On Wednesday night, February 10, members of our Live & About group attended the Dress Rehearsal of Washington National Opera’s production of Lost in the Stars, first produced in collaboration with Capetown, South Africa then to audiences who were moved to tears and then to cheers at the Glimmerglass Festival in 2012. Now WNO has reunited several members of the artistic team to remount the work at the Eisenhower Theater in Washington D.C.
There were some changes to this production from the original production launched n Broadway. A lot of the dialogue from the book by Maxwell Anderson was pared down, perhaps to show how music could effectively carry more of the story. Stephen Kumalo had a song restored, “The Little Tin God” and there is also the chorus song “Gold.” Most notably, the ending was changed by Director Tazewell Thompson, who brought back “Cry the Beloved Country” to end the piece.
I will return to the Eisenhower Theater to review the show on its official opening this Friday evening. In the meantime, I ruminate on a few things about this work and production and invite you to join me, either by responding to the questions directly or by sharing other impressions and ideas.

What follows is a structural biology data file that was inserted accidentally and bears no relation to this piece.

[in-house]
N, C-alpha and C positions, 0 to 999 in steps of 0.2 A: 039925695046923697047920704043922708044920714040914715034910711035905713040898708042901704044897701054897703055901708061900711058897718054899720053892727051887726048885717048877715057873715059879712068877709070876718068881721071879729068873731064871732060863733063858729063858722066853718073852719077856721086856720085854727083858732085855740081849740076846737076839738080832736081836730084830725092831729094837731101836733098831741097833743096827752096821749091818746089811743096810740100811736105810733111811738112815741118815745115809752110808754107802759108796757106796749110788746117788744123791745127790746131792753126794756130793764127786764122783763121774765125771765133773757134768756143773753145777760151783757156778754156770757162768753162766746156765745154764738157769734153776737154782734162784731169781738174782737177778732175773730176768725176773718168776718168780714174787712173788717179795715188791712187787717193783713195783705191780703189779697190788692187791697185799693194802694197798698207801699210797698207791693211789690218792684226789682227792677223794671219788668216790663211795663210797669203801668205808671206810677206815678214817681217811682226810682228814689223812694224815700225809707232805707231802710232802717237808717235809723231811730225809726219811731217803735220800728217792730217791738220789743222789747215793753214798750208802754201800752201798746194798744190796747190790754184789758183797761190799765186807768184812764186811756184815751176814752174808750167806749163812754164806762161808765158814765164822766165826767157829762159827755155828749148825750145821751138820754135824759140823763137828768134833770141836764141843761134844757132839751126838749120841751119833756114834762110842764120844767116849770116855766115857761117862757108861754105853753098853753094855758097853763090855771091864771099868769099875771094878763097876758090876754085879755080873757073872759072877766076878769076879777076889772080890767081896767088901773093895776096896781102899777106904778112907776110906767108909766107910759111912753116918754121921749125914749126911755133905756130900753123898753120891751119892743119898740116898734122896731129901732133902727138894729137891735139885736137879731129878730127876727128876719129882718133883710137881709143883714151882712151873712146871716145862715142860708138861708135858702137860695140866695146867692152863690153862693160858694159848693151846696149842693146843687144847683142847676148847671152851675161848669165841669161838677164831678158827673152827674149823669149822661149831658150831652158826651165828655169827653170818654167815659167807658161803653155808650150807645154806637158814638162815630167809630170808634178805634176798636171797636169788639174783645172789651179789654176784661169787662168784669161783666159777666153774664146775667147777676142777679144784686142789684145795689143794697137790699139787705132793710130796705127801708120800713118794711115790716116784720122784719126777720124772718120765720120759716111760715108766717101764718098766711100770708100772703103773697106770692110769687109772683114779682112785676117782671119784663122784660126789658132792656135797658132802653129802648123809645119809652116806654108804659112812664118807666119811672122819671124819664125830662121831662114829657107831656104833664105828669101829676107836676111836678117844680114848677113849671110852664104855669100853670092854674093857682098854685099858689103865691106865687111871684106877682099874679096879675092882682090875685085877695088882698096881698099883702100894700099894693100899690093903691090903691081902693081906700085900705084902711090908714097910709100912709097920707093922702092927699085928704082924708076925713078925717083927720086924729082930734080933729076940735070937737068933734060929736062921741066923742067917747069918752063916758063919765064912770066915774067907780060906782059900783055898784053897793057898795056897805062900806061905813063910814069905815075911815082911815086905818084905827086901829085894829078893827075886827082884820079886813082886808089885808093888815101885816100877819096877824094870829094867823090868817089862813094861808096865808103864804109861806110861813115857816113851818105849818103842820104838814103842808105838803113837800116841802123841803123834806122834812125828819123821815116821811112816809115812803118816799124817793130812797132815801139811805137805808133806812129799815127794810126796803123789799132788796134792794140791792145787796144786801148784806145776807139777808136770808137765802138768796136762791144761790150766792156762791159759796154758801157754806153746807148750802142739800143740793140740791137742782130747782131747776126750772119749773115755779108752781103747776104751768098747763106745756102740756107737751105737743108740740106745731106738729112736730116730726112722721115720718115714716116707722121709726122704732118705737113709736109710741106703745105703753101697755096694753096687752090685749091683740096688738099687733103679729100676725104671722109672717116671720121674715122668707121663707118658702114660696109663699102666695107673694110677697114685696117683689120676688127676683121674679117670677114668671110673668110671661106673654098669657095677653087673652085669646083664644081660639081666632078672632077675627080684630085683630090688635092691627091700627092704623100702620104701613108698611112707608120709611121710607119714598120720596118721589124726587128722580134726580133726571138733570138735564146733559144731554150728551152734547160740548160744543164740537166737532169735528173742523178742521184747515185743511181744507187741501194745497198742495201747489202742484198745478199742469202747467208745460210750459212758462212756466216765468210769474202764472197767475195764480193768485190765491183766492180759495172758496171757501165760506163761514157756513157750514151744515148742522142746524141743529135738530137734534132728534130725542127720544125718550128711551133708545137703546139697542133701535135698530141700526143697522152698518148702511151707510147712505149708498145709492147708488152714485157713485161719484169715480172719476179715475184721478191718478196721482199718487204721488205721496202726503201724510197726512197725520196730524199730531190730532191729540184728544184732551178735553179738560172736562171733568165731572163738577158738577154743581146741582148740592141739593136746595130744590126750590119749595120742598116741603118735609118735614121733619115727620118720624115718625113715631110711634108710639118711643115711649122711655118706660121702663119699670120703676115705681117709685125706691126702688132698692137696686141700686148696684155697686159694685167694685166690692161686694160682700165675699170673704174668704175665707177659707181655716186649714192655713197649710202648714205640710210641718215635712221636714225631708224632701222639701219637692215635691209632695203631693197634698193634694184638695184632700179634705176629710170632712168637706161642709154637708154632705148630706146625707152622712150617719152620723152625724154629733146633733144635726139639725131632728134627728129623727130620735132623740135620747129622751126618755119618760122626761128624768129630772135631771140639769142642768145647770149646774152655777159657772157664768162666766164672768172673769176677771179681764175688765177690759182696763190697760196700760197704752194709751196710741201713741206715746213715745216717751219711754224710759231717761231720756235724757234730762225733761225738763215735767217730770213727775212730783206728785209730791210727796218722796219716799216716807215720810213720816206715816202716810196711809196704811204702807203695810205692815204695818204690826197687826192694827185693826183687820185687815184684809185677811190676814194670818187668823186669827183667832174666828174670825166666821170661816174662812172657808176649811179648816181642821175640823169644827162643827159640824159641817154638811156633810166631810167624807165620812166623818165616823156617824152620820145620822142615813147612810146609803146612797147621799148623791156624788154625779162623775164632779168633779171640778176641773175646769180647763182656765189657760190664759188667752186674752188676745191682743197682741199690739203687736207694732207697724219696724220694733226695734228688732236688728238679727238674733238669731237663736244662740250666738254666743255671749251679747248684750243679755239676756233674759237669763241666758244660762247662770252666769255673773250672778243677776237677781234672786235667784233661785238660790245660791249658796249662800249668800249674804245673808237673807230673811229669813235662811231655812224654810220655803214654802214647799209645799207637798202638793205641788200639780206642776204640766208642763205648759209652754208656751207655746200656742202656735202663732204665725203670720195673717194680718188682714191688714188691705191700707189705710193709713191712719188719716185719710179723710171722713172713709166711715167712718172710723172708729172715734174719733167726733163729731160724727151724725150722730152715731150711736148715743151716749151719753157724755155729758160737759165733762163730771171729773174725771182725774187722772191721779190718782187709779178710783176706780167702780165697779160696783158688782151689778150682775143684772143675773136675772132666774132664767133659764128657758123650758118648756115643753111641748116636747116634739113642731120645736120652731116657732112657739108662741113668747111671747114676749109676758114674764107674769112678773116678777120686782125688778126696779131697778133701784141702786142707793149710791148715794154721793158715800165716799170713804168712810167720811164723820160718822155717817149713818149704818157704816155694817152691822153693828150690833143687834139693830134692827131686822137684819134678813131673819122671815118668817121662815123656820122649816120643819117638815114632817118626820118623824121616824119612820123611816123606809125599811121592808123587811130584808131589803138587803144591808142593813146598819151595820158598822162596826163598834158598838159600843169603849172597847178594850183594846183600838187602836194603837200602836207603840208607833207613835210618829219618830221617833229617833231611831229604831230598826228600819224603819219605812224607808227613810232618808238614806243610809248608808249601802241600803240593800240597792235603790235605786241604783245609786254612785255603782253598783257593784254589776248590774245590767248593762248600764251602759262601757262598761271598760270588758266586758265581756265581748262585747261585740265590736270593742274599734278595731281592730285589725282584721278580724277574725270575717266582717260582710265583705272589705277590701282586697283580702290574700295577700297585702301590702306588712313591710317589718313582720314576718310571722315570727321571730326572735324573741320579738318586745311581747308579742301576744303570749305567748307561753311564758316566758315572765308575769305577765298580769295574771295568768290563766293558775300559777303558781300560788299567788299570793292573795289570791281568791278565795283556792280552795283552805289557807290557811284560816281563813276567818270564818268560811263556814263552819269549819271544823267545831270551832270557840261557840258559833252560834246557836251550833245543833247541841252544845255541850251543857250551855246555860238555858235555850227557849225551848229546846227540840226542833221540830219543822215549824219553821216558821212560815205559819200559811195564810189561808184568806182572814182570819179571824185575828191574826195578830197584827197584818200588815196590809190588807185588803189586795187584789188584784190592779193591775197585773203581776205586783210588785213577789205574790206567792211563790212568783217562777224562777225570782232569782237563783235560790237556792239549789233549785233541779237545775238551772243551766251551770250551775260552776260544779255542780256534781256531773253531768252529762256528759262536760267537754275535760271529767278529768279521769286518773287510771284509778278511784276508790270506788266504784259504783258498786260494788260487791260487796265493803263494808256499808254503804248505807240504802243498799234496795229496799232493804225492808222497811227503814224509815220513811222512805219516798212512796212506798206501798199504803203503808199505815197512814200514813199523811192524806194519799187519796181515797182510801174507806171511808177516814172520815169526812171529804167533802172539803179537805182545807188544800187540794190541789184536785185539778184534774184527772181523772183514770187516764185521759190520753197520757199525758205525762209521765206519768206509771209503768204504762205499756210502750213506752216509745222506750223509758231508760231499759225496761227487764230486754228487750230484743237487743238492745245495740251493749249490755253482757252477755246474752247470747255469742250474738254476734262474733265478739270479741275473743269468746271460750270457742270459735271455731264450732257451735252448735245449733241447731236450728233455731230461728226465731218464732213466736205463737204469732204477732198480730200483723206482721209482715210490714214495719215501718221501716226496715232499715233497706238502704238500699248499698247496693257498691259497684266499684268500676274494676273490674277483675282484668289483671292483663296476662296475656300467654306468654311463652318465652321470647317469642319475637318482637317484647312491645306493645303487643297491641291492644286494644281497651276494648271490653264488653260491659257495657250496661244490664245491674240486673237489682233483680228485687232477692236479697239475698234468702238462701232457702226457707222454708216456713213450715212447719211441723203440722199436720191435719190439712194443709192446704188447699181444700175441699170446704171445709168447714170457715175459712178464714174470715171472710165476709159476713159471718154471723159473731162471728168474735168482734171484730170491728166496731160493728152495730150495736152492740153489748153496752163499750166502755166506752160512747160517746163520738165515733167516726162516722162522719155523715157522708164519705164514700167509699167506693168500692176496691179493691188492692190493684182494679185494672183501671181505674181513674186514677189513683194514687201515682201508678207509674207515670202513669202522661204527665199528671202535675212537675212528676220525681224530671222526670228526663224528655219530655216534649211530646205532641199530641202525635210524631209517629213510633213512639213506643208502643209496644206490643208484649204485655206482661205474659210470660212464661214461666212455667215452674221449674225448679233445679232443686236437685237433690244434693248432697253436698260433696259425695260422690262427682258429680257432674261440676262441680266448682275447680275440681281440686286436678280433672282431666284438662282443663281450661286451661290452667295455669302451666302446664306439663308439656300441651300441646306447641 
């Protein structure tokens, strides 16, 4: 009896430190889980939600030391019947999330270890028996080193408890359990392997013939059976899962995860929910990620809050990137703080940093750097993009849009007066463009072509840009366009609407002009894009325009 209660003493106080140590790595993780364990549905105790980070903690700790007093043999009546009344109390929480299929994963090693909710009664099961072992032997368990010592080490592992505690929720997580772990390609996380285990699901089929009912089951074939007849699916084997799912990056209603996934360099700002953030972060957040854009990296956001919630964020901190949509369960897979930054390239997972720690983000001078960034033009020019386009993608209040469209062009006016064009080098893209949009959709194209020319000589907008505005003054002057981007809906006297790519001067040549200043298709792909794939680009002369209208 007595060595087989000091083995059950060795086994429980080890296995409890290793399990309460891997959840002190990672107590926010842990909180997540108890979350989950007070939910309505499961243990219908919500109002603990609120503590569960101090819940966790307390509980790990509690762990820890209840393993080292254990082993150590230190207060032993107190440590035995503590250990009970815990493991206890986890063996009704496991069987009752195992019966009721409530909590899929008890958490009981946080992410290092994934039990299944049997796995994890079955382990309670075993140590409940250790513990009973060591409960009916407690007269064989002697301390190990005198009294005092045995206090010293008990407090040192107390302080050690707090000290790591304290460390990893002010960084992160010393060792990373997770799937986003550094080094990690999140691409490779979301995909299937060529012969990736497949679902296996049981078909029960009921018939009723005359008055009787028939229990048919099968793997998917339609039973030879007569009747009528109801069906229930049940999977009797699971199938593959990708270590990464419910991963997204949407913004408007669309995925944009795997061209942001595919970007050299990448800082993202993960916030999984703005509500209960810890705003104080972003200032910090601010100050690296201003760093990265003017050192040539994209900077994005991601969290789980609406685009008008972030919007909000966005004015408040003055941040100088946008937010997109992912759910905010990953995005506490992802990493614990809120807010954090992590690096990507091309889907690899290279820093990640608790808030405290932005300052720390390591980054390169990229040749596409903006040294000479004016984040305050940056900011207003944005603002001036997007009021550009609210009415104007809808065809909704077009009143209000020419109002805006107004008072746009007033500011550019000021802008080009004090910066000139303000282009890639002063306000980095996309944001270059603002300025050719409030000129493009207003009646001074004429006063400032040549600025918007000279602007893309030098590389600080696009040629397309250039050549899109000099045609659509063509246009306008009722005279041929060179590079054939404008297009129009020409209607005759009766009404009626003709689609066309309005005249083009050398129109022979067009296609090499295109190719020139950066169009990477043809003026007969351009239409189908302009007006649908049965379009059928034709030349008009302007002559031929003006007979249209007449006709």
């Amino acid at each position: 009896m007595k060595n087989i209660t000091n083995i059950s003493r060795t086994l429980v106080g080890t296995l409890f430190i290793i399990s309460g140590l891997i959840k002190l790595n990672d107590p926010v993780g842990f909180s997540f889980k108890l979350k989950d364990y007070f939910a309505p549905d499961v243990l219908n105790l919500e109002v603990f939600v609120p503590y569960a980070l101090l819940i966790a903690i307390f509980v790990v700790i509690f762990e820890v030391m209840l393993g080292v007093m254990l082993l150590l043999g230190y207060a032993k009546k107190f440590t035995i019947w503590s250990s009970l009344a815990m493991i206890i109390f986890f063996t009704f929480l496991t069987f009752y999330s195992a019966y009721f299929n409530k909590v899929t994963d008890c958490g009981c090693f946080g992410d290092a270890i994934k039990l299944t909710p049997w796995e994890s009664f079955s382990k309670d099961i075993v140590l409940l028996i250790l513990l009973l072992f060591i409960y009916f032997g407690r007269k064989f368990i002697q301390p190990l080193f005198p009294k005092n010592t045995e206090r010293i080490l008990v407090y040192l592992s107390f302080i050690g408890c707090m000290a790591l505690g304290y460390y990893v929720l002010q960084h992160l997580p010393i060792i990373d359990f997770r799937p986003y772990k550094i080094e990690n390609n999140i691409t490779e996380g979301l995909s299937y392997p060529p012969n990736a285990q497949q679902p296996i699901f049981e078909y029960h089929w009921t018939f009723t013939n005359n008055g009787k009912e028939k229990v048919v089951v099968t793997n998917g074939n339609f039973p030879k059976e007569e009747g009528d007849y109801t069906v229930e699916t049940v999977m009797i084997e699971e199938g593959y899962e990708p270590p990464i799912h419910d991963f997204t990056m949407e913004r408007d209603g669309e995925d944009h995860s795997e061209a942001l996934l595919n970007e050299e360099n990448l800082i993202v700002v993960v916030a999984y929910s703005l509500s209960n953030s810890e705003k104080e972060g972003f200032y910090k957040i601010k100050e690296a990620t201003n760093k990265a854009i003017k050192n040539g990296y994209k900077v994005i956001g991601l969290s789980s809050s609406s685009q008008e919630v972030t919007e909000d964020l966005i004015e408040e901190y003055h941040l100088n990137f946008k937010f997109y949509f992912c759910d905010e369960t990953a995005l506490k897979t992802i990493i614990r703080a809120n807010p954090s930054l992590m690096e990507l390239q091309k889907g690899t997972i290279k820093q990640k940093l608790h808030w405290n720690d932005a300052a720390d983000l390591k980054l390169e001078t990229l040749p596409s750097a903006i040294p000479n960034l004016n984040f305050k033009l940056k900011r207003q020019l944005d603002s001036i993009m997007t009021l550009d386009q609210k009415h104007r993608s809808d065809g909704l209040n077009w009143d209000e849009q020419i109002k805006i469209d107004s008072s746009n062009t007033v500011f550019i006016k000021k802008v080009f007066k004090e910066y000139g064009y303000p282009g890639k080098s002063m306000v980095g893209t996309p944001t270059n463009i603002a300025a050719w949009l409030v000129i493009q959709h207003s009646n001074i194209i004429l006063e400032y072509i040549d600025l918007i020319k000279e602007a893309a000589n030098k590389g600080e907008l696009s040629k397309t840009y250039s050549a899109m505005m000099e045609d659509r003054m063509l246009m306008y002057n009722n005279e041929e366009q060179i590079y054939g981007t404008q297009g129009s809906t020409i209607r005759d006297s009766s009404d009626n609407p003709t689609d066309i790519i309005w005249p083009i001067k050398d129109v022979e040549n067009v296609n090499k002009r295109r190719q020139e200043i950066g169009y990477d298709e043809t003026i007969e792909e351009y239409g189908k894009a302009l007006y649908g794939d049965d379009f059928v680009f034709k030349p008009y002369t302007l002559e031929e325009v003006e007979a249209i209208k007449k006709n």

- There are several music idioms and styles of singing in the show, what was the intention do you suppose and how did these different styles coalesce in the production?
- Why does John Kumalo calls his brother Stephen, the parson, a “faker” in his adoptive faith? Do you think the creative team wanted the audience to consider this assessment seriously, and if not, why does Act I end with the song, “Lost in the Stars” and Act II bring in almost at once a song where Stephen calls out to the old African god Tixo?
- What’s the role that Tenor and Chorus Leader Sean Pannikkar plays in this production and what about his singing, costume, staging, and gestures that support your ideas?
- Why did Tazewell Thompson and South African Set designer Michael Mitchell create a corrugated metal box of a set, and how did it help tell the story?